Storage and repair of vehicles, LED lighting and the sale of adult novelty items. At Monday's regular meeting, approved amendments to three ordinances to address these topics.
Resident Dan Roux asked whether the changes on storage and repair of vehicles would affect his hobby of building street rods.
"I can build a car from a pile of parts," Roux said.
It's governed by a different ordinance, said city planning consultant Carmine Avantini. The new amendments to Ordinance No. 660 are to prevent auto or auto body repair businesses at people’s homes — not to prohibit hobbies.
Roux’s hobby is fine, as long as the garage is enclosed and junk car parts aren't stored outside, said city attorney Stephen Schultz.
Zoning Administrator Brad Hissong said the amendments on vehicle storage and repair are to clarify the issues. Before, keeping a car with a real estate sign on it in a residential neighborhood would be a violation.
The amendments state commercial vehicles over 11,000 pounds are prohibited in residential areas, Hissong said. Pickup trucks under that are OK.
In addition, an already-existing ordinance prohibits vehicle storage in yards. They must be in enclosed buildings, he said.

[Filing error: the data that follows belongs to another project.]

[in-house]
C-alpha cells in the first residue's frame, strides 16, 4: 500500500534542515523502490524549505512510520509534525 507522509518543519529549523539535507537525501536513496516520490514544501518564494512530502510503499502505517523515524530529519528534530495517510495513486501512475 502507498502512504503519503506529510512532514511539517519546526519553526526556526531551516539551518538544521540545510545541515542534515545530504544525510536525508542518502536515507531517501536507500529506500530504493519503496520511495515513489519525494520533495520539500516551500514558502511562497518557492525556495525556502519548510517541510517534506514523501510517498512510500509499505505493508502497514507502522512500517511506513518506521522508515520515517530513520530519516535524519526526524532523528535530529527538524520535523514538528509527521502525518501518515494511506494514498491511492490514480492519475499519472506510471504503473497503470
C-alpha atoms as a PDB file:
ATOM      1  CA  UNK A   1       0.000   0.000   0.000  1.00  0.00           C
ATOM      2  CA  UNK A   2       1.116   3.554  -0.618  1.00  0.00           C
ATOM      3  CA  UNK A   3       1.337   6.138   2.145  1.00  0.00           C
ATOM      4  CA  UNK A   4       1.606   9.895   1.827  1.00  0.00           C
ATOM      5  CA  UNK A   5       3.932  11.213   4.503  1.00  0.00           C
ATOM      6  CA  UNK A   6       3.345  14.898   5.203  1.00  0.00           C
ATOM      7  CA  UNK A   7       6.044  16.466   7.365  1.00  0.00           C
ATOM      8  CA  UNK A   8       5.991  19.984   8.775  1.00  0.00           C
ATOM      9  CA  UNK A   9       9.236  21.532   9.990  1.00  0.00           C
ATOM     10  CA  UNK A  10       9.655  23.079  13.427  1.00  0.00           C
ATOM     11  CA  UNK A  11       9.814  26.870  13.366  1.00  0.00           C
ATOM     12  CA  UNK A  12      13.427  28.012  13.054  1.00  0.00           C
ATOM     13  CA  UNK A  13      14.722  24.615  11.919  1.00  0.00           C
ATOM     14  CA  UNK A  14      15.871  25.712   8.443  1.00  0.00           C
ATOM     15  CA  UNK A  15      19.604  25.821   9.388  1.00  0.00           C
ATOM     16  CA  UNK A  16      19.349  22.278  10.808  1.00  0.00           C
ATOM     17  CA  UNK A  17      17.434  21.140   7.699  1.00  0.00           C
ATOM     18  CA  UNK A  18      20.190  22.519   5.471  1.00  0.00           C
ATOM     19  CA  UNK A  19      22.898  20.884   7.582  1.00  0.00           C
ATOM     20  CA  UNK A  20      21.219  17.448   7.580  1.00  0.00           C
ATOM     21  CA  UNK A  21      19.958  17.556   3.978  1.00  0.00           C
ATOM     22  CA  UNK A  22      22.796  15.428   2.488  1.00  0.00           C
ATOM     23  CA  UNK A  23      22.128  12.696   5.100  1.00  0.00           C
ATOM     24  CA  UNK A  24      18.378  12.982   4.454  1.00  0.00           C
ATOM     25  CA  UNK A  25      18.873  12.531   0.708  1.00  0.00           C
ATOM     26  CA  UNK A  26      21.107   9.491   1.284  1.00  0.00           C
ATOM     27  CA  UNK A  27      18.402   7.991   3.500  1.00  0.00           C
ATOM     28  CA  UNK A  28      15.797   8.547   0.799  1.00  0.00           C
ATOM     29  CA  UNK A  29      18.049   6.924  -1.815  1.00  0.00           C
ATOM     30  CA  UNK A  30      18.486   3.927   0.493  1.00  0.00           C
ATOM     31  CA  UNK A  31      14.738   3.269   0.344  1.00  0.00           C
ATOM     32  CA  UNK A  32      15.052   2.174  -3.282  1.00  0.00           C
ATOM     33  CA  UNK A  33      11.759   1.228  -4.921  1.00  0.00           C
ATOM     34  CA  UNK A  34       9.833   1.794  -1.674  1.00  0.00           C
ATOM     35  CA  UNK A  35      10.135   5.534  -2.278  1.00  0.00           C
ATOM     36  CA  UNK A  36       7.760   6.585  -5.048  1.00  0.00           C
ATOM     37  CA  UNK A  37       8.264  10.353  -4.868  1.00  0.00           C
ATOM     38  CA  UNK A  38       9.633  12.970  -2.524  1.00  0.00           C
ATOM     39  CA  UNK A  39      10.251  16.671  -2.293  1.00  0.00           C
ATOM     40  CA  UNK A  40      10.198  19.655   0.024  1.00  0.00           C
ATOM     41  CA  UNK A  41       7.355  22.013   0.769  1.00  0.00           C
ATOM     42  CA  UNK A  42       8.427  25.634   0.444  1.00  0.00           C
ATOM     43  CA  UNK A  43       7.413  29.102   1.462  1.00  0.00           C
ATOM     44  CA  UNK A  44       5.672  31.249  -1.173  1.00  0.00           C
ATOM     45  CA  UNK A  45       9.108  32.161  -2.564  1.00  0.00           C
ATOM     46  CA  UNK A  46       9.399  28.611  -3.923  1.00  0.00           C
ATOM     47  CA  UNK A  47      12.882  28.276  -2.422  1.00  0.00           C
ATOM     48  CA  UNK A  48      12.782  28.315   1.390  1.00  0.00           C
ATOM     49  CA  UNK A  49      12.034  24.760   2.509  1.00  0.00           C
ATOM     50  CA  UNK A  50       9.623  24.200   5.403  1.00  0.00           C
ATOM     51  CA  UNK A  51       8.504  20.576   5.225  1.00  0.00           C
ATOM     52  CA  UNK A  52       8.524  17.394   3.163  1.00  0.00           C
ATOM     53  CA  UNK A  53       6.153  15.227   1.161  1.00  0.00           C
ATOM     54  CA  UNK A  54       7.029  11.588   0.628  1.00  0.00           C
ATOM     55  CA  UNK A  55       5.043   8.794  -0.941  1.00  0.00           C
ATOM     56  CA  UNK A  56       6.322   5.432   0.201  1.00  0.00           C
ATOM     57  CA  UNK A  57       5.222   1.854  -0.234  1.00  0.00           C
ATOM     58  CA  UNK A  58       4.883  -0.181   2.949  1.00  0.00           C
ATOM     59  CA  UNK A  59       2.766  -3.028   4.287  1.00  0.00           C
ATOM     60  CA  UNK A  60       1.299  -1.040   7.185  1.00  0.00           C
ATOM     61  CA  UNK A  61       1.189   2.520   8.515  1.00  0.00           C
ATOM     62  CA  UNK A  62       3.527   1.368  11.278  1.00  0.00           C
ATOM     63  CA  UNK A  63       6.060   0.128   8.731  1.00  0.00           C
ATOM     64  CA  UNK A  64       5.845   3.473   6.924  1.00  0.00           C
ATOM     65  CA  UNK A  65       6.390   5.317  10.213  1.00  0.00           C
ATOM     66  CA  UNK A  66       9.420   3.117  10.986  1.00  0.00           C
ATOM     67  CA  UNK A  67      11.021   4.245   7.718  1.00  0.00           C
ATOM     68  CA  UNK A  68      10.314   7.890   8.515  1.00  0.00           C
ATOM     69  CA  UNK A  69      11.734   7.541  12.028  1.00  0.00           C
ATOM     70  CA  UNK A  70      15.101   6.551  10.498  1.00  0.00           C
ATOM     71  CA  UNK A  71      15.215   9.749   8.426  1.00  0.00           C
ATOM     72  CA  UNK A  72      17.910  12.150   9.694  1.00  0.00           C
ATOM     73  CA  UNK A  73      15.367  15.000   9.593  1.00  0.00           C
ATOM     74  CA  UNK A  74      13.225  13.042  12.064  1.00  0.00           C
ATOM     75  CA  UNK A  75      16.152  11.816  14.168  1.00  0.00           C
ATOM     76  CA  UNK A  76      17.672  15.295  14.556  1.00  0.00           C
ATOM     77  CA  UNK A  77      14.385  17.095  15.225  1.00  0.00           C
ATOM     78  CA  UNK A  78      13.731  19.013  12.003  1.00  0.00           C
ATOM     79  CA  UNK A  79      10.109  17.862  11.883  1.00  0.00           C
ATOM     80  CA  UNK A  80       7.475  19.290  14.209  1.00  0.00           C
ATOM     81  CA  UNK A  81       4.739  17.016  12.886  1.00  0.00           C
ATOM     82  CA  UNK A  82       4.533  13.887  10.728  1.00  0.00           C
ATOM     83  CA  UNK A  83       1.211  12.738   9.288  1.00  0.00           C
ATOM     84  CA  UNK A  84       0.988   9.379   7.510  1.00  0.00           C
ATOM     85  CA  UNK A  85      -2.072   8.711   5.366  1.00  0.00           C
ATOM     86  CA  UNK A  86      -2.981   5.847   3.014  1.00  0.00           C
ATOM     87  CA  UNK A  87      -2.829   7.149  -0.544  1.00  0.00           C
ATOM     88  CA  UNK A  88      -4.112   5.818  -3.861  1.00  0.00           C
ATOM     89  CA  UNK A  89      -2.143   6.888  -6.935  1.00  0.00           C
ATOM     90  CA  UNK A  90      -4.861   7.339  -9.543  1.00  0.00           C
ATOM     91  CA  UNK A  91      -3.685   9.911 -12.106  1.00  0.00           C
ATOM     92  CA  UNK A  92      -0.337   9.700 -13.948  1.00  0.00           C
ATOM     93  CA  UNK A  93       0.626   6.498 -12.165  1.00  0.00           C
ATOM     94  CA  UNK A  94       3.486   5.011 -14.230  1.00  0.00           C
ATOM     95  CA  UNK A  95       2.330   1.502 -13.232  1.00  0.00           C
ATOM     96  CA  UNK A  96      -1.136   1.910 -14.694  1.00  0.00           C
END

A second ordinance council amended is for land uses with requirements for the sale of adult novelty items. With the economy, more retailers are looking for ways to increase sales, Avantini said. In other communities, stores have suddenly added racks of adult novelty items.
The amendment doesn't say retailers can't sell adult novelty items, if it's less than 10 percent of their total sales. If it is more than 10 percent, a different ordinance regulates it.
In the amendments to Ordinance No. 661, adult novelty items must be in a separate room of the store that's not open to the general public, Avantini said. And businesses selling adult novelties must be at least 500 feet from churches, parks, hospitals, schools, daycare and childcare centers.
Council also amended Ordinance No. 659, to update lighting standards by including regulations for LED lighting. In Fenton, there is no LED lighting the city owns, Mayor Sue Osborn said. The Downtown Development Authority (DDA) has discussed using it along Silver Parkway, but the project hasn't taken place yet.
The cost of LED lighting for Silver Parkway would be paid back in energy savings in five years, Avantini said.